2016 Deer harvest number being compiled

ESCANABA — Representatives from the Michigan Department of Natural Resources (MDNR) and various outdoors organizations as well as individual sportspersons were present the southern Upper Peninsula Conservation Coalition met in quarterly session last week.

This is the time of year when data collected from the previous firearm deer hunt are tabulated and correlated to lay down a pattern or trend analysis. It is a process that has been in place for decades, however this year saw some variables that leave the ability to draw a strong conclusion up in the air.

The Deer Camp Survey is a voluntary solicitation of fixed deer camps throughout de UP. It was an idea started by MDNR biologist Craig Albright over two decades ago. It started out in the core area of central UP and has grown to all counties and is now an accepted report that provides first hand coverage of hunting season from those who participate.

Another strong influence of harvest numbers is derived by a mail survey, issued statewide to hunters that held a deer license in Michigan. It is a random sample and a common source of data used in many states for the same purpose.

Other information is provided to enable factual discussion by participants from the coalition and provide feedback to the local biologists. That feedback will be put to use as the deadline in projecting recommended changes has to be submitted to the region for consideration sometime in March. After that, the information from all the regions in the State will go to the Wildlife Division for presentation to the Natural Resources Commission (NRC). The NRC must then hold public hearings and then adopt the final numbers by July for print in the regulations publications for Aug. 1, as required by law.

While the harvest numbers from the 2016 hunt are up on an average of 20 percent, they are still down significantly from the ten year average. Another skew to the numbers tabulated was a change in age class of deer taken. For the first time in years, 1.5 year old bucks outnumbered older aged deer killed. Even with a strong campaign maintained by U.P. Whitetails Association that has promoted a “let-em-go and let-em-grow” philosophy to allow advanced age class of deer, hunters seeing deer with good racks of six, eight and even some with 10, a good many of those were young 1.5 age class. The good news is that better antler development at this age is a clear sign deer are finding good nutrition in their habitat. It should also serve as a significant factor in herd recovery after the loses experienced from the severe winters of 2013-14 and 2014-15.

Reports from some of the deer check stations, places where hunters can voluntarily bring deer for registration with the MDNR, indicates less hunters were present. That position was supported by representatives of the MDNR Law Enforcement Division (LED) as conservation officers present at the meeting indicated the number of transient (non-resident) hunters appeared to be way down. Abismal numbers seen the previous two seasons was based as a reason many would not commit their recreation time for hunting up in the UP given the odds of actually taking a deer home.

Another point that indicates the deer herd may be recovering is that the Deer Camp Survey respondents indicated that in the western UP, fawns seen per hunter has risen significantly. In fact, the numbers reported were the highest since 1996 with only one year higher since the survey started. It should be noted that the numbers seen vary between individual Deer Management Units (DMUs), but the average find is up.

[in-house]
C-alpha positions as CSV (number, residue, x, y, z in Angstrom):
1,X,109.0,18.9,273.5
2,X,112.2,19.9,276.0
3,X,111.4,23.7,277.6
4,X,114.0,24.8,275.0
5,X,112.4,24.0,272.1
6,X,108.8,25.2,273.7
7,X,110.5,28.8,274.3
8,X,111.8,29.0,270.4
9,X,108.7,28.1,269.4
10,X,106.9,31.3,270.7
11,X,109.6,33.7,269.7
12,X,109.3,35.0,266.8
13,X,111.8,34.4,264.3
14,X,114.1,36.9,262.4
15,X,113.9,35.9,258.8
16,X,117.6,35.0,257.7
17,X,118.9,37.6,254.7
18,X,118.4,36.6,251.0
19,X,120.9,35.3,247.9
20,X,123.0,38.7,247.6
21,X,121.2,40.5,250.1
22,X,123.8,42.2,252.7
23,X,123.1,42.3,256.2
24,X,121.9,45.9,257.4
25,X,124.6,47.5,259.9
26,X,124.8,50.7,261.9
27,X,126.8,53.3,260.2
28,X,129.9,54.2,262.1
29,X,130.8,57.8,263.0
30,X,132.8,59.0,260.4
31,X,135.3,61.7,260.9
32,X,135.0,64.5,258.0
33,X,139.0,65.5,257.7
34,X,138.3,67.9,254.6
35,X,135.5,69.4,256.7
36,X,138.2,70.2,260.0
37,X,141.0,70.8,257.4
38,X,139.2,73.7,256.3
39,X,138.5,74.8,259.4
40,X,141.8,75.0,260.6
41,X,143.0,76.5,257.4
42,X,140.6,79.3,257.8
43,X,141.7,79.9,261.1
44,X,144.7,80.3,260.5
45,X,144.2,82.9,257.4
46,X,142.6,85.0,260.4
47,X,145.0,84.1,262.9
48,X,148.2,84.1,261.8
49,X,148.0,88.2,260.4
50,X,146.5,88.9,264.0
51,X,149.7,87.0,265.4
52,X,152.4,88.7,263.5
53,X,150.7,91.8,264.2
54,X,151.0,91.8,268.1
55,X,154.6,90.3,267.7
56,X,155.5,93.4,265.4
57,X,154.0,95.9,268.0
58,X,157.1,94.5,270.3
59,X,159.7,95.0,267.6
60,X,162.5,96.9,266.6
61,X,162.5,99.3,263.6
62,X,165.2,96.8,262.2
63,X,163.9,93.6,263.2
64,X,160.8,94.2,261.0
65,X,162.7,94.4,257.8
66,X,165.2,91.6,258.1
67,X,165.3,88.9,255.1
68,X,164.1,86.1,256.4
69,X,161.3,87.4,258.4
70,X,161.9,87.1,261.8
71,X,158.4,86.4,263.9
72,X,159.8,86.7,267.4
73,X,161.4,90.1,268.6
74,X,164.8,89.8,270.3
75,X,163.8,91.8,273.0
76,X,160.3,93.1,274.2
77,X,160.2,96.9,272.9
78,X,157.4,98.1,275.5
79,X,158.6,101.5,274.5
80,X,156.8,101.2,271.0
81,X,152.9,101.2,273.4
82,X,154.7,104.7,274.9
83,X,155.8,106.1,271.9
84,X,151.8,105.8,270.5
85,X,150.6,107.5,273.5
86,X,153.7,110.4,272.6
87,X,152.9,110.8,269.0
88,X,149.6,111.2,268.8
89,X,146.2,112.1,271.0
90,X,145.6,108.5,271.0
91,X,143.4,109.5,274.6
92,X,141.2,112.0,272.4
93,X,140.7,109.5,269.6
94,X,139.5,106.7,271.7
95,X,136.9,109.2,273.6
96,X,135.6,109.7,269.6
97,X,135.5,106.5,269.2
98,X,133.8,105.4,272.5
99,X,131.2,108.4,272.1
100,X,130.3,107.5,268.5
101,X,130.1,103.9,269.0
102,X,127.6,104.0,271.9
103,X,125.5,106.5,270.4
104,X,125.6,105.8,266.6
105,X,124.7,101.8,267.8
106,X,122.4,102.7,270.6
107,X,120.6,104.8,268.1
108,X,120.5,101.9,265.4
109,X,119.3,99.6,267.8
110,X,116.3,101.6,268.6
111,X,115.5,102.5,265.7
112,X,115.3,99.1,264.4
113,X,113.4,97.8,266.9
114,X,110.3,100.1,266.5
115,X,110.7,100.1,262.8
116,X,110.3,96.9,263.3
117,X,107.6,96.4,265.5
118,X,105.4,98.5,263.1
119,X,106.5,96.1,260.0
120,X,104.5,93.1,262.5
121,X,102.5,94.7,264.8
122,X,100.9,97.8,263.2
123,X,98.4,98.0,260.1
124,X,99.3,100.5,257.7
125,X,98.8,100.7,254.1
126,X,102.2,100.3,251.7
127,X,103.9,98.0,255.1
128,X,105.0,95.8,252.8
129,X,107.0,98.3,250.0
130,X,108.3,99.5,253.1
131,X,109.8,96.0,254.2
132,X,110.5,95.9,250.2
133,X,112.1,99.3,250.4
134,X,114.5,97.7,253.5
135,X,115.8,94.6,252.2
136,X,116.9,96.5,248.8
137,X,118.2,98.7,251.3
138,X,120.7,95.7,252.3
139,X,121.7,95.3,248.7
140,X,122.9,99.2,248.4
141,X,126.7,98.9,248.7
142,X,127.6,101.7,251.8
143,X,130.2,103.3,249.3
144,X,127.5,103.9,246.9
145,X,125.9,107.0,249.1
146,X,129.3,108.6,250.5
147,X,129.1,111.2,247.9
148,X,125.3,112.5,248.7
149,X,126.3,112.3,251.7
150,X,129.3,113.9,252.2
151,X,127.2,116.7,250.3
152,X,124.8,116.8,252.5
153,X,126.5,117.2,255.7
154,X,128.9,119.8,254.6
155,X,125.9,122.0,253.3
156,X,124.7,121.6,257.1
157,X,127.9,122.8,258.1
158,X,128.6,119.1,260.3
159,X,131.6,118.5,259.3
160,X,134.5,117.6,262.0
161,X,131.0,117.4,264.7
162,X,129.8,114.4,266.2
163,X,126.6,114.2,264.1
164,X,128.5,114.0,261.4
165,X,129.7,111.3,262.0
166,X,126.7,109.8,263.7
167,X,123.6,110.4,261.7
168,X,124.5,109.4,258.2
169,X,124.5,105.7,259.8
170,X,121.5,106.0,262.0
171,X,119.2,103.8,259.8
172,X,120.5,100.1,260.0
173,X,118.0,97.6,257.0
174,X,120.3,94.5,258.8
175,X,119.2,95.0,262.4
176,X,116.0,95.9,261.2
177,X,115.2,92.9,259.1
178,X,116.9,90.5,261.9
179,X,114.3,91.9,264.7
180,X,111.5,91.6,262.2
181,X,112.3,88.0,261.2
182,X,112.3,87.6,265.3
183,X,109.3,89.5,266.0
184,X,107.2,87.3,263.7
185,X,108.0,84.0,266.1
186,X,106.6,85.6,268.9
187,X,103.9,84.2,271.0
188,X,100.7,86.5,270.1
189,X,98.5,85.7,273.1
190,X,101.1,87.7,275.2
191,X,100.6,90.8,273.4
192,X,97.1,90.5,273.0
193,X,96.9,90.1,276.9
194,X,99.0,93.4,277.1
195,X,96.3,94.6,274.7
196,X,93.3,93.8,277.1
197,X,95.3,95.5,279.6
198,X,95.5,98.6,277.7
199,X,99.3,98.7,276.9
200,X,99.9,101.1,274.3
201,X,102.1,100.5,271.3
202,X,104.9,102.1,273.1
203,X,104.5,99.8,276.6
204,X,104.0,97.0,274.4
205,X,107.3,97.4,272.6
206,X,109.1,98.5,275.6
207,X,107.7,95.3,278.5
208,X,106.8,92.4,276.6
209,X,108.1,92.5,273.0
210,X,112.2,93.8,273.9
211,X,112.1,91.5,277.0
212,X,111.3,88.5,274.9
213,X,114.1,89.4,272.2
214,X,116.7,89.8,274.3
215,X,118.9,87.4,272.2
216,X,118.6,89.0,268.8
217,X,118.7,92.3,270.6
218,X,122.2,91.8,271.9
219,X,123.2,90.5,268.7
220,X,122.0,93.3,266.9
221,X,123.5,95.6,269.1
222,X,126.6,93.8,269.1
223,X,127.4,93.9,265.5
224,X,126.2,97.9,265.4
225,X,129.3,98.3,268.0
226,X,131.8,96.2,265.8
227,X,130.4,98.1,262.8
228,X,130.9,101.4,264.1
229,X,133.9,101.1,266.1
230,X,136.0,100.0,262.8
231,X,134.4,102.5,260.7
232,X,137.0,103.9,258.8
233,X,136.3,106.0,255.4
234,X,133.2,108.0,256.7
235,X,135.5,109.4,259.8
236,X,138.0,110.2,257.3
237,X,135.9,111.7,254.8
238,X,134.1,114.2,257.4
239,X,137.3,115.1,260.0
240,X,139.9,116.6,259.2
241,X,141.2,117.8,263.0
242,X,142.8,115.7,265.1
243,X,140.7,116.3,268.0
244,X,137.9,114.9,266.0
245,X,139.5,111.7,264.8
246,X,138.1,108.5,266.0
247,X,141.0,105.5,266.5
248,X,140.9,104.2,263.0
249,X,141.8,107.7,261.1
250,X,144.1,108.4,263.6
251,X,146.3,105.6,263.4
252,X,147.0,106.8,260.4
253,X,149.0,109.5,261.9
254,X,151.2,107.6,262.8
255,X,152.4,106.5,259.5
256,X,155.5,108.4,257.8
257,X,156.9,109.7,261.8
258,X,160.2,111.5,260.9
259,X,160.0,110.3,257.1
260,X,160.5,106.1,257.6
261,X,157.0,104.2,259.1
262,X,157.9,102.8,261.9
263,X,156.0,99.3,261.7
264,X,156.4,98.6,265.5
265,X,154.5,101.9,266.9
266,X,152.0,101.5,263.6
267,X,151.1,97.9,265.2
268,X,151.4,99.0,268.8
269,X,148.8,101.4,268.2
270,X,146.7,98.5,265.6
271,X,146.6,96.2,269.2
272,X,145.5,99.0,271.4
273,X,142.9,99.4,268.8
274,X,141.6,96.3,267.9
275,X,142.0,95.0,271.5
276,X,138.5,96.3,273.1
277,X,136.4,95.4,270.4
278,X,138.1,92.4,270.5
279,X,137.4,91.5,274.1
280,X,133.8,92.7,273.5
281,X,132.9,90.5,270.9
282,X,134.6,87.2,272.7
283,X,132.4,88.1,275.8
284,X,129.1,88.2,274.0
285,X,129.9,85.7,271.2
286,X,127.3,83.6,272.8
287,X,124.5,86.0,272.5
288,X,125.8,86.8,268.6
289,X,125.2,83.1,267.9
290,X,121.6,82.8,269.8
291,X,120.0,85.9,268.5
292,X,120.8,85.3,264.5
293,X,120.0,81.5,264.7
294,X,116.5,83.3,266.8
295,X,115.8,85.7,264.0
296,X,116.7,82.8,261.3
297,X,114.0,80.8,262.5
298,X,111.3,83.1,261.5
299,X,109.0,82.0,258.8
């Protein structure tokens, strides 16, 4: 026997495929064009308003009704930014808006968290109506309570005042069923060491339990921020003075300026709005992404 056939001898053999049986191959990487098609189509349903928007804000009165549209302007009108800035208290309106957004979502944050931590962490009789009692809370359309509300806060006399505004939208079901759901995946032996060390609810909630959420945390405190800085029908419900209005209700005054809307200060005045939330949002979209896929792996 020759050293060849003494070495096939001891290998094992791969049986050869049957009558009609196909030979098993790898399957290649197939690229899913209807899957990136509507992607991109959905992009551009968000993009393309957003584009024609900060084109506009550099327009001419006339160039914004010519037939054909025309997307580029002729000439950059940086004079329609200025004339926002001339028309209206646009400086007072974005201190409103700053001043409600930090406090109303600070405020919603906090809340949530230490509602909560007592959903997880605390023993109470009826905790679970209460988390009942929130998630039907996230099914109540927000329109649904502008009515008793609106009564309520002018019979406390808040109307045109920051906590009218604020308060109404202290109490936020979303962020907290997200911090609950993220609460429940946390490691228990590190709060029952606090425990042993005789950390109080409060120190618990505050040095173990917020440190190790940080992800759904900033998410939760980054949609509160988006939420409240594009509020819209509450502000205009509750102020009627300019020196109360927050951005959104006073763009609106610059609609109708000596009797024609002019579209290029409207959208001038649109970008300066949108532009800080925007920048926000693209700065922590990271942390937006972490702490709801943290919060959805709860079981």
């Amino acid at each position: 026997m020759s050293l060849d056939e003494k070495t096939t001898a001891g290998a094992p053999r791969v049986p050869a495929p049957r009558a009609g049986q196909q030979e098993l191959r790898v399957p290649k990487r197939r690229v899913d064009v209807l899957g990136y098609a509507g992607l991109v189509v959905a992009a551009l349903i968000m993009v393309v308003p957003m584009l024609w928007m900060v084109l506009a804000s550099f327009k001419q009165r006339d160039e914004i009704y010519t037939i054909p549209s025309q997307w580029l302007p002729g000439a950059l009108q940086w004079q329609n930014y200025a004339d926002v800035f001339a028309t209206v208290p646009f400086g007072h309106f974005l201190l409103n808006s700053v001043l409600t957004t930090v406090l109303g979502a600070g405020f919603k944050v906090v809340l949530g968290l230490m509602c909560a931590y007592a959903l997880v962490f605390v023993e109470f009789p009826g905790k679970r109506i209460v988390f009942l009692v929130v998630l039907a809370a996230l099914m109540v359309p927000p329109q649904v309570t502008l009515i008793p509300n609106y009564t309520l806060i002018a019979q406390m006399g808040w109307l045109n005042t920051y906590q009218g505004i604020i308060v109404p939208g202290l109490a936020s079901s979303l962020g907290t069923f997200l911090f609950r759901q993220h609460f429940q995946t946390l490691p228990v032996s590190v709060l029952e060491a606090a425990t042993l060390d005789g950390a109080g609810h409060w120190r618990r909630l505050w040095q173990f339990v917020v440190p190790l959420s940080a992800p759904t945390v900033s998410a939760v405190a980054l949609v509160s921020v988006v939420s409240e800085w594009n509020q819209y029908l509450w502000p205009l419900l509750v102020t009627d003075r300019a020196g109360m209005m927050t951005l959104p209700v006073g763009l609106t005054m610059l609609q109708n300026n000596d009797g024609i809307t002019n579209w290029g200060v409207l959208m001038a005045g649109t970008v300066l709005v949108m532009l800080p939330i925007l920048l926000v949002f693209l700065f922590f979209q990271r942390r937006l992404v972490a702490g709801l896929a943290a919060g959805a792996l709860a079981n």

A major concern often noted on the Deer Camp Survey is the number of predators spotted during season. The majority of the time the primary species are coyote and wolf. There are also some bobcats that are reported but are the least highest of those spotted. The overall sightings reported in the 2016 report are at a seven year low.

One of the reasons coyotes may be down is that a significant wave of distemper has hit the population which may also be infesting the wolves. Distemper is a viral disease of some animals, especially dogs, causing fever, coughing, and catarrh. Some mange is also being reported. Hunters agree this is a sign of over population in certain segments and an indicator that if managed properly, which includes annual harvest, they would be less susceptible to infestation.

The last category of relative information regarding deer harvested in 2016 was related to the use of crop damage permits and Deer Management Assistance Permits (DMAPS).

There are only three DMUs remaining open for antlerless (doe) harvest. Some male deer without legal antlers (button bucks / fawns) are also taken on antlerless permits. Any farm experiencing damage and crop losses are eligible for crop damage permits after the MDNR inspects the land for validation. The number of DMAPS issued has raised some concern by those attending the coalition meeting. All deer taken on crop damage are reported back to the MDNR and harvest numbers understood.

All the information presented and responses from this and the seven other coalition meetings that take place in the UP, will be compiled and weighed with the other data in setting projections for the region. This year’s report will be significant as it is the start of a three year cycle of set regulations for Michigan. Given the multitude of changes seen in the last several years, all of which are factors in what we retain as a prime game species, deer management and harvest policy (regulations) remain a tough juggling act for the MDNR to do.

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Tim Kobasic is the outdoors editor for KMB Broadcasting and host/producer for Trails & Tales Outdoor Radio, aired on six radio stations over three networks, Charter Communications cable and the Internet on Saturday mornings.

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